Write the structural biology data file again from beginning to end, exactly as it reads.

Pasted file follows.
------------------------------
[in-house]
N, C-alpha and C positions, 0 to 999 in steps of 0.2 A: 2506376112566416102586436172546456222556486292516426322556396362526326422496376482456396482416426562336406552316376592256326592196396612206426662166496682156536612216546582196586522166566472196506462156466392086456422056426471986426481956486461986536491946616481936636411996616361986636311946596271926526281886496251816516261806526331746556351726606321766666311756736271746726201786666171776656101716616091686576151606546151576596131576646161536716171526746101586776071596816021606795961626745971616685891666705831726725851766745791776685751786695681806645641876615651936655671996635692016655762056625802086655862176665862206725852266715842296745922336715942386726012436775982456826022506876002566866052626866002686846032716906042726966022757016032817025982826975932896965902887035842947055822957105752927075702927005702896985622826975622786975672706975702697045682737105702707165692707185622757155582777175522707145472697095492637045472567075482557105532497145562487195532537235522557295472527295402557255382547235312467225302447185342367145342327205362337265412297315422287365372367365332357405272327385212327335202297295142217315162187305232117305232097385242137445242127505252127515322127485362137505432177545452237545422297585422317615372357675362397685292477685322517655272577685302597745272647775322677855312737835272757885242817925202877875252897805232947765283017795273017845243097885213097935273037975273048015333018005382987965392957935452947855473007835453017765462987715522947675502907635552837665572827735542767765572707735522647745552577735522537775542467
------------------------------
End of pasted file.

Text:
[in-house]
N, C-alpha and C positions, 0 to 999 in steps of 0.2 A: 2506376112566416102586436172546456222556486292516426322556396362526326422496376482456396482416426562336406552316376592256326592196396612206426662166496682156536612216546582196586522166566472196506462156466392086456422056426471986426481956486461986536491946616481936636411996616361986636311946596271926526281886496251816516261806526331746556351726606321766666311756736271746726201786666171776656101716616091686576151606546151576596131576646161536716171526746101586776071596816021606795961626745971616685891666705831726725851766745791776685751786695681806645641876615651936655671996635692016655762056625802086655862176665862206725852266715842296745922336715942386726012436775982456826022506876002566866052626866002686846032716906042726966022757016032817025982826975932896965902887035842947055822957105752927075702927005702896985622826975622786975672706975702697045682737105702707165692707185622757155582777175522707145472697095492637045472567075482557105532497145562487195532537235522557295472527295402557255382547235312467225302447185342367145342327205362337265412297315422287365372367365332357405272327385212327335202297295142217315162187305232117305232097385242137445242127505252127515322127485362137505432177545452237545422297585422317615372357675362397685292477685322517655272577685302597745272647775322677855312737835272757885242817925202877875252897805232947765283017795273017845243097885213097935273037975273048015333018005382987965392957935452947855473007835453017765462987715522947675502907635552837665572827735542767765572707735522647745552577735522537775542467